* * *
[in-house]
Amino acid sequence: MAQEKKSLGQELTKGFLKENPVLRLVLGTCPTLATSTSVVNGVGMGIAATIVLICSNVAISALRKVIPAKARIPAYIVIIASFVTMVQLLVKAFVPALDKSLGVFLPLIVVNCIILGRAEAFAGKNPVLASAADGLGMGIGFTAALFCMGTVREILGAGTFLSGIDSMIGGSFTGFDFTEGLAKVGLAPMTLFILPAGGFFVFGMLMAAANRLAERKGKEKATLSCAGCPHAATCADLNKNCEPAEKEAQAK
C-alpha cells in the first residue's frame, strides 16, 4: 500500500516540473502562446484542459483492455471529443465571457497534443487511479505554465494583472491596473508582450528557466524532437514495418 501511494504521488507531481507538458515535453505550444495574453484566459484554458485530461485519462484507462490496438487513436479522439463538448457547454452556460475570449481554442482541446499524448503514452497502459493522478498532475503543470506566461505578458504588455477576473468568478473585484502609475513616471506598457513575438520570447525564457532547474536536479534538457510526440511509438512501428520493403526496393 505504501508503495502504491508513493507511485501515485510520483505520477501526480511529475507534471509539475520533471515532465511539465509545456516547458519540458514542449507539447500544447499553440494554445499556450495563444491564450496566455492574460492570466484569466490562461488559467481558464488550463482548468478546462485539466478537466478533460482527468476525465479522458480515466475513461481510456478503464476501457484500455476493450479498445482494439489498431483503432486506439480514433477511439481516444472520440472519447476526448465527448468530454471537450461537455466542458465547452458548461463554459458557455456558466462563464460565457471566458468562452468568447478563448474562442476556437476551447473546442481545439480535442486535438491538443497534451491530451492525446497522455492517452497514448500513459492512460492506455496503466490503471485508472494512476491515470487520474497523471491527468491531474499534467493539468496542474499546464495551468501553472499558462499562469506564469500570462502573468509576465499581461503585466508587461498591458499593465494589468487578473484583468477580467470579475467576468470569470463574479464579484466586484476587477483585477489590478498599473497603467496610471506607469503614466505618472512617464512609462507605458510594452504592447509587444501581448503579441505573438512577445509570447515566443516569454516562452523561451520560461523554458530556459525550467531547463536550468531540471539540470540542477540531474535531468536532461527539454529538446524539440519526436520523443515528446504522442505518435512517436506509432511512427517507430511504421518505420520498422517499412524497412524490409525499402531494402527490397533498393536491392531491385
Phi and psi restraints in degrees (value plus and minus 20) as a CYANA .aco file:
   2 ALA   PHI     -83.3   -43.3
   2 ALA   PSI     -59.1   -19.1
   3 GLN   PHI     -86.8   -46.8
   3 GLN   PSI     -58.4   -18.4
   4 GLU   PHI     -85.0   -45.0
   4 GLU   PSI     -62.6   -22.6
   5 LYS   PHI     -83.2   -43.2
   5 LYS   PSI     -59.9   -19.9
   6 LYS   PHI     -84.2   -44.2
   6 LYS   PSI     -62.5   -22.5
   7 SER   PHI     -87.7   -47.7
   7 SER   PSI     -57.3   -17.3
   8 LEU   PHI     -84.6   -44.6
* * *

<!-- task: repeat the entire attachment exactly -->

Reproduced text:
[in-house]
Amino acid sequence: MAQEKKSLGQELTKGFLKENPVLRLVLGTCPTLATSTSVVNGVGMGIAATIVLICSNVAISALRKVIPAKARIPAYIVIIASFVTMVQLLVKAFVPALDKSLGVFLPLIVVNCIILGRAEAFAGKNPVLASAADGLGMGIGFTAALFCMGTVREILGAGTFLSGIDSMIGGSFTGFDFTEGLAKVGLAPMTLFILPAGGFFVFGMLMAAANRLAERKGKEKATLSCAGCPHAATCADLNKNCEPAEKEAQAK
C-alpha cells in the first residue's frame, strides 16, 4: 500500500516540473502562446484542459483492455471529443465571457497534443487511479505554465494583472491596473508582450528557466524532437514495418 501511494504521488507531481507538458515535453505550444495574453484566459484554458485530461485519462484507462490496438487513436479522439463538448457547454452556460475570449481554442482541446499524448503514452497502459493522478498532475503543470506566461505578458504588455477576473468568478473585484502609475513616471506598457513575438520570447525564457532547474536536479534538457510526440511509438512501428520493403526496393 505504501508503495502504491508513493507511485501515485510520483505520477501526480511529475507534471509539475520533471515532465511539465509545456516547458519540458514542449507539447500544447499553440494554445499556450495563444491564450496566455492574460492570466484569466490562461488559467481558464488550463482548468478546462485539466478537466478533460482527468476525465479522458480515466475513461481510456478503464476501457484500455476493450479498445482494439489498431483503432486506439480514433477511439481516444472520440472519447476526448465527448468530454471537450461537455466542458465547452458548461463554459458557455456558466462563464460565457471566458468562452468568447478563448474562442476556437476551447473546442481545439480535442486535438491538443497534451491530451492525446497522455492517452497514448500513459492512460492506455496503466490503471485508472494512476491515470487520474497523471491527468491531474499534467493539468496542474499546464495551468501553472499558462499562469506564469500570462502573468509576465499581461503585466508587461498591458499593465494589468487578473484583468477580467470579475467576468470569470463574479464579484466586484476587477483585477489590478498599473497603467496610471506607469503614466505618472512617464512609462507605458510594452504592447509587444501581448503579441505573438512577445509570447515566443516569454516562452523561451520560461523554458530556459525550467531547463536550468531540471539540470540542477540531474535531468536532461527539454529538446524539440519526436520523443515528446504522442505518435512517436506509432511512427517507430511504421518505420520498422517499412524497412524490409525499402531494402527490397533498393536491392531491385
Phi and psi restraints in degrees (value plus and minus 20) as a CYANA .aco file:
   2 ALA   PHI     -83.3   -43.3
   2 ALA   PSI     -59.1   -19.1
   3 GLN   PHI     -86.8   -46.8
   3 GLN   PSI     -58.4   -18.4
   4 GLU   PHI     -85.0   -45.0
   4 GLU   PSI     -62.6   -22.6
   5 LYS   PHI     -83.2   -43.2
   5 LYS   PSI     -59.9   -19.9
   6 LYS   PHI     -84.2   -44.2
   6 LYS   PSI     -62.5   -22.5
   7 SER   PHI     -87.7   -47.7
   7 SER   PSI     -57.3   -17.3
   8 LEU   PHI     -84.6   -44.6